A computer simulation of galactic gas accretion and outflow Galaxy formation, and the overall history of star formation within a galaxy, clearly demands the presence of gas. The detailed evolution therefore depends on how gas is accreted, recycled, circulated through the halo and, perhaps, ejected back into the intergalactic medium. Tracing that evolutionary history is difficult, since gas passes through many different phases, some of which are easier to detect than others. During accretion and, probably, subsequent recycling, the gas is expected to be reside predominantly at high temperatures. The most effective means of detecting such gas is through ultraviolet spectroscopy, where gas within nearby systems can be detected as absorption lines superimposed on the spectra of more distant objects, usually quasars. The present program is using the Cosmic Origins Spectrograph to observe z>1 QSOs that lie at small angular separations from SDSS galaxies at redshifts between z=0.15 and 0.35. The sightlines run through the halos of the galaxies, and the QSOs therefore provide a pencilbeam backlight that probes hot gas in the foreground systems.

GO 11728: The Impact of Starbursts on the Gaseous Halos of Galaxies

A computer simulation of galactic gas accretion and outflow The detailed history of galaxy formation and assembly depends on the availability of gas for star formation, and on how processes engendered by that star formation affects the distribution and intrinsic properties of that gas. In particular, feedback in the form of winds and ionising radiation from either young stellar associations or massive black holes may be capable of interfering with, and even interrupting, the overall assembly process. The present program aims to investigate this issue by probing the nature of halo gas in the vicinity of galaxies that have undergone recent (<100 Myr old) starbursts. The halo gas is expected to reside predominantly at high temperatures. The most effective means of detecting such gas is through ultraviolet spectroscopy, where gas within nearby systems can be detected as absorption lines superimposed on the spectra of more distant objects, usually quasars. The present program is using the Cosmic Origins Spectrograph to observe moderate-redshift QSOs that lie at small angular separations from the starburst galaxies. The sightlines run through the halos of the galaxies, and the QSOs therefore provide a pencilbeam backlight that probes hot gas in the foreground systems.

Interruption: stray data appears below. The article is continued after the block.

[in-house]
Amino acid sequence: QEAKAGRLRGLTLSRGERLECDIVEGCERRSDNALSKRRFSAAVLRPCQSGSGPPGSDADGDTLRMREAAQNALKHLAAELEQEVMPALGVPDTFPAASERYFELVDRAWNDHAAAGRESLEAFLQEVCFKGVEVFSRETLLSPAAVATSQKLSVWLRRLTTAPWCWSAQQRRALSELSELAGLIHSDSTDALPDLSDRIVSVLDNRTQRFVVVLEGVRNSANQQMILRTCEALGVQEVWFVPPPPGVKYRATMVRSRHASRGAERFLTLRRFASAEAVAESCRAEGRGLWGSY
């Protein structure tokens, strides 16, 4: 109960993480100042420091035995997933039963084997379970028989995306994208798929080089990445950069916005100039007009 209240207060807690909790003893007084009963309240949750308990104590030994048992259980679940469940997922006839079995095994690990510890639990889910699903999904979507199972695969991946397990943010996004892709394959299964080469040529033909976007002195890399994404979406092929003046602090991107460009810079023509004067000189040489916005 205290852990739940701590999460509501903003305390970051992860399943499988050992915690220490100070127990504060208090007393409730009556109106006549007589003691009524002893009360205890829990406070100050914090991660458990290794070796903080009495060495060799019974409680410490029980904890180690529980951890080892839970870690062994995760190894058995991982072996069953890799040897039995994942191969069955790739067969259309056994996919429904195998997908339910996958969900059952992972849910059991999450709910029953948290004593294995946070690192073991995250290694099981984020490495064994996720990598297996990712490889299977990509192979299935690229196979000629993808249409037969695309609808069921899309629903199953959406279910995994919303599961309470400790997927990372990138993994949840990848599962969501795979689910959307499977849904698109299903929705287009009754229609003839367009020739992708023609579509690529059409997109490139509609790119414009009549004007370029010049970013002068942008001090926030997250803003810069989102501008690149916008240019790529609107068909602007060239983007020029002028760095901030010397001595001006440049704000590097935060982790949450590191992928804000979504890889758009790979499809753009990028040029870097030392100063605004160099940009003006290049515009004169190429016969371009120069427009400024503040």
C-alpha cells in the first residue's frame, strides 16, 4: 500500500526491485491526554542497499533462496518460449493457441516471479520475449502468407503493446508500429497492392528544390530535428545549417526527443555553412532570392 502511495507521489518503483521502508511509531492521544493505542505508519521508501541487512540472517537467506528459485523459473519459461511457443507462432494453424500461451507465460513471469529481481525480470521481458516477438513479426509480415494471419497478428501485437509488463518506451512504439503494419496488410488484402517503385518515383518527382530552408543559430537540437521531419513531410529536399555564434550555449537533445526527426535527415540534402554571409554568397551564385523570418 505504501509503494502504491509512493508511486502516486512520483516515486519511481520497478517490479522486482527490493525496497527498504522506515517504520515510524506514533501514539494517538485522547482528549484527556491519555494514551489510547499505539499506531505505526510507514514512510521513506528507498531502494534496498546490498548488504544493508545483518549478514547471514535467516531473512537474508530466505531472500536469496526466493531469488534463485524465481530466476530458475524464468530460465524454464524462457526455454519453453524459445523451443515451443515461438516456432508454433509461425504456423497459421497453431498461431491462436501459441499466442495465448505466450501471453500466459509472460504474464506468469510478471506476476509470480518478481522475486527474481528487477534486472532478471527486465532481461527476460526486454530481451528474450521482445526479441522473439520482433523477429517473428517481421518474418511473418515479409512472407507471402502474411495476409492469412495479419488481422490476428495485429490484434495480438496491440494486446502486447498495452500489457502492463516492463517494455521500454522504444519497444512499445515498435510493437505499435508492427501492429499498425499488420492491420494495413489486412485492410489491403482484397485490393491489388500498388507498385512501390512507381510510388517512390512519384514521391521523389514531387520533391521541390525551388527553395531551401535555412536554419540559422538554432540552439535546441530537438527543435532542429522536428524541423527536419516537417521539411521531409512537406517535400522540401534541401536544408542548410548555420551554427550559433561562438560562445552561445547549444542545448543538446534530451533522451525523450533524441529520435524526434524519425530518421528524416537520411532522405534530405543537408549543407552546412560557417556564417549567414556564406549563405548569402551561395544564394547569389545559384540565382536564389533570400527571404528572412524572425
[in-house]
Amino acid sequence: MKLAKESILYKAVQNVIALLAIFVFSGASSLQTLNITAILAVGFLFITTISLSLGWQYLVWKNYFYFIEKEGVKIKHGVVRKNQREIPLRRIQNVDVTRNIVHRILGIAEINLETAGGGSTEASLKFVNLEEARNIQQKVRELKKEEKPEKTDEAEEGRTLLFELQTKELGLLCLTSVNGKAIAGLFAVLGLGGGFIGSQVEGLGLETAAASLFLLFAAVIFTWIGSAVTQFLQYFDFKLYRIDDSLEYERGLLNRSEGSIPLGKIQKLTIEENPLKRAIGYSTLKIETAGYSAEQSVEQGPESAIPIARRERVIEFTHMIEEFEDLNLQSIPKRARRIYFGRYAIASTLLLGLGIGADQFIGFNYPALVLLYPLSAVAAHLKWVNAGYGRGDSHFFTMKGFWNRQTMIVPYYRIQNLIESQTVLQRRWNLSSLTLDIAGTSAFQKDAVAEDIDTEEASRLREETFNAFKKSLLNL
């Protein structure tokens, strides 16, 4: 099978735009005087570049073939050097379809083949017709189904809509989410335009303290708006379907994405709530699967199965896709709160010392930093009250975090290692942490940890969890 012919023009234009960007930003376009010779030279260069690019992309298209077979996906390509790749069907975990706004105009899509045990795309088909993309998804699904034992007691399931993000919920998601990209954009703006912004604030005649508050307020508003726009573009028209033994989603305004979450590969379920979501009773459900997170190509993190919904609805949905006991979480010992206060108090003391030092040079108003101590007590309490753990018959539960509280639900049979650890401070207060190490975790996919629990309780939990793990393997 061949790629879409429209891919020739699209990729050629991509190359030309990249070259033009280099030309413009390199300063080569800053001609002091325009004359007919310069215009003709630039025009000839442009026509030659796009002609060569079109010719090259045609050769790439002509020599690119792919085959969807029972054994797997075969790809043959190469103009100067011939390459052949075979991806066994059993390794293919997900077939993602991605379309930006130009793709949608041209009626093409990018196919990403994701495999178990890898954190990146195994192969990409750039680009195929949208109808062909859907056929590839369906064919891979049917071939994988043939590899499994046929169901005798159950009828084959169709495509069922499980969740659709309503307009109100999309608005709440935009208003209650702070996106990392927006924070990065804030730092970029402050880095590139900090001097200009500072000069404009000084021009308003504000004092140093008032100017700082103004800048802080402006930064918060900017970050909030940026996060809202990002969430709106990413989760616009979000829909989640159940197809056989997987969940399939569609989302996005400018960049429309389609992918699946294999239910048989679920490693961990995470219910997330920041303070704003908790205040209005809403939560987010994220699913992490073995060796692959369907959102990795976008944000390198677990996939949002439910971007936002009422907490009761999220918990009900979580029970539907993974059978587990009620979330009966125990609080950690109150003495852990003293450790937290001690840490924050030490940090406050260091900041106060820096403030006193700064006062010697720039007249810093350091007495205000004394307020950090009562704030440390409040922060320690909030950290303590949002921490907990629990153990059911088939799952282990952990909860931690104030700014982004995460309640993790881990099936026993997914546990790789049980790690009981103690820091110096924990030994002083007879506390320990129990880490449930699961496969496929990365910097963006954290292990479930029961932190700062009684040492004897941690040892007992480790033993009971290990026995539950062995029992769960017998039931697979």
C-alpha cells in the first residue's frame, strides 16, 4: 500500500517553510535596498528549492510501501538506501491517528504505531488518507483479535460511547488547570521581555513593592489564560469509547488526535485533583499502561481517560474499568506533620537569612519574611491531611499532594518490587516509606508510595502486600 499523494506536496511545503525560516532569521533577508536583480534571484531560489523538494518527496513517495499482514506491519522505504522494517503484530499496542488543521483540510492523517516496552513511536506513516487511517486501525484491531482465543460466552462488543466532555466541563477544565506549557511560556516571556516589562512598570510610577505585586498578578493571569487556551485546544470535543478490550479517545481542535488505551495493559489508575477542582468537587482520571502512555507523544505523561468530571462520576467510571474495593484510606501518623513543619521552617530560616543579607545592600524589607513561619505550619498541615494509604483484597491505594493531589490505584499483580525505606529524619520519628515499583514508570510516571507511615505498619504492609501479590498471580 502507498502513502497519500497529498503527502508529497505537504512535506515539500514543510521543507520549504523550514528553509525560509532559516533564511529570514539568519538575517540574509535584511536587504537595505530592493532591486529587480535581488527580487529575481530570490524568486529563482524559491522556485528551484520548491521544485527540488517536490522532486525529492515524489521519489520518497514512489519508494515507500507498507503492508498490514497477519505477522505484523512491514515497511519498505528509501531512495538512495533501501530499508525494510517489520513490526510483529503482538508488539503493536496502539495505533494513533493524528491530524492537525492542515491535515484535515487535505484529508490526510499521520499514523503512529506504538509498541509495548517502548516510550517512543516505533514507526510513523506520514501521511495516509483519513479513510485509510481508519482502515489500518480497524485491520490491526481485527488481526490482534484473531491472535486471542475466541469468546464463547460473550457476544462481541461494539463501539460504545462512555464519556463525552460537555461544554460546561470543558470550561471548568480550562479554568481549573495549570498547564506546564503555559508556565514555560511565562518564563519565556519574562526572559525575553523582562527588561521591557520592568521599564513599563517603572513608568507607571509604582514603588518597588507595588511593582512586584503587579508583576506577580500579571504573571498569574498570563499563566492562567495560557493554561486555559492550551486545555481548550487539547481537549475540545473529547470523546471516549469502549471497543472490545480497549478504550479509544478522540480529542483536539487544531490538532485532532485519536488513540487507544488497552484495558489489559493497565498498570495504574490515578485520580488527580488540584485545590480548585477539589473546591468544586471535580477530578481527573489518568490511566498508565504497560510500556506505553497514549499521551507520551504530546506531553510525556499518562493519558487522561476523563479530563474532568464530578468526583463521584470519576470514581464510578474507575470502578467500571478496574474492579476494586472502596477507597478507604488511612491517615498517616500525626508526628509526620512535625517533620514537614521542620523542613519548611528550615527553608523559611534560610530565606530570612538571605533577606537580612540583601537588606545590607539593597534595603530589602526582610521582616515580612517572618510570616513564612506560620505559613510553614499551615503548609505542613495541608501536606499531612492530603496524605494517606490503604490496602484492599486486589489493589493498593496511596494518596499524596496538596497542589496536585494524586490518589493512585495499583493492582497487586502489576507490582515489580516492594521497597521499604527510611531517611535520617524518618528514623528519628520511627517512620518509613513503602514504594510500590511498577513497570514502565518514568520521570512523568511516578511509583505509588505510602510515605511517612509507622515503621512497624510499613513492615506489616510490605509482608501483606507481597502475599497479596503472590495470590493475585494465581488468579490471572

GO 12163: Structure and Stellar Content of the Nearest Nuclear Clusters in Late-Type Spiral Galaxies

the nearby spiral, NGC 300, one of the galaxies targetted in this program Extensive observations over the past decade, primarily with HST, have shown that massive, young star clusters are present in the nuclear regions of almost all late-type spiral galaxies. It remains unclear, however, whether those clusters harbour (or generate) the black holes that are commonly found in the central regions of both ellipticals and spiral galaxies with significant bulge components, such as our Milky Way. The present program aims to address this issue through systematic observations of 10 relatively nearby bulgeless spirals. The aim is to combine multi-wavelength, high resolution imaging, using WFC3 on HST, with ground-based spectroscopy of the central regions of these systems. The resultant detailed colour-magnitude diagrams and spectral line strengths will be used in conjunction with stellar population models to constrain the star formation history and stellar content of the central regions, while the kinematics will probe the dynamics of the central regions, and set limits on the likely presence of central black holes in these systems.

GO 12165: Characterizing the UV environment of GJ1214b

Artist's impression of the GJ 1214 system The first exoplanet, 51 Peg b, was discovered through radial velocity measurements in 1995. 51 Pegb was followed by a trickle, and then a flood of other discoveries, as astronomers realised that there were other solar systems radically different from our own, where "hot jupiters" led to short-period, high-amplitude velocity variations. Then, in 1999, came the inevitable discovery that one of those hot jupiters. HD 209458b, was in an orbit aligned with our line of sight to the star, resulting in transits. Since that date, the number of known transiting exoplanet systems has grown to more than 100 from ground-based observations, most detected through wide-field photometric surveys, while the high-sensitivity data provided by Kepler has added a further 1000+ systems. One of the most interesting is the nearby red dwarf star, GJ 1214, which has a transiting ~6.5 Earth-mass companion (a "super-Earth") in an orbit with period 1.58 days, semi-major axis 0.014 AU. At such small separations, the planetary atmosphere is vulnerable to evaporation from high energy radiation from the parent star. In the case of GJ 1214, the primary is a relatively cool mid-type M dwarf, spectral type M4.5, mass ~0.2 solar masses and temperature ~3000K. However, such stars can be subject to significant flare activity. The present HST program aims to quantify GJ 1214's characteristics in that regard throuhg UV spectrosocpy with the Space Telescope Imaging Spectrograph (STIS).

Past weeks:
page by Neill Reid, updated 2/5/2011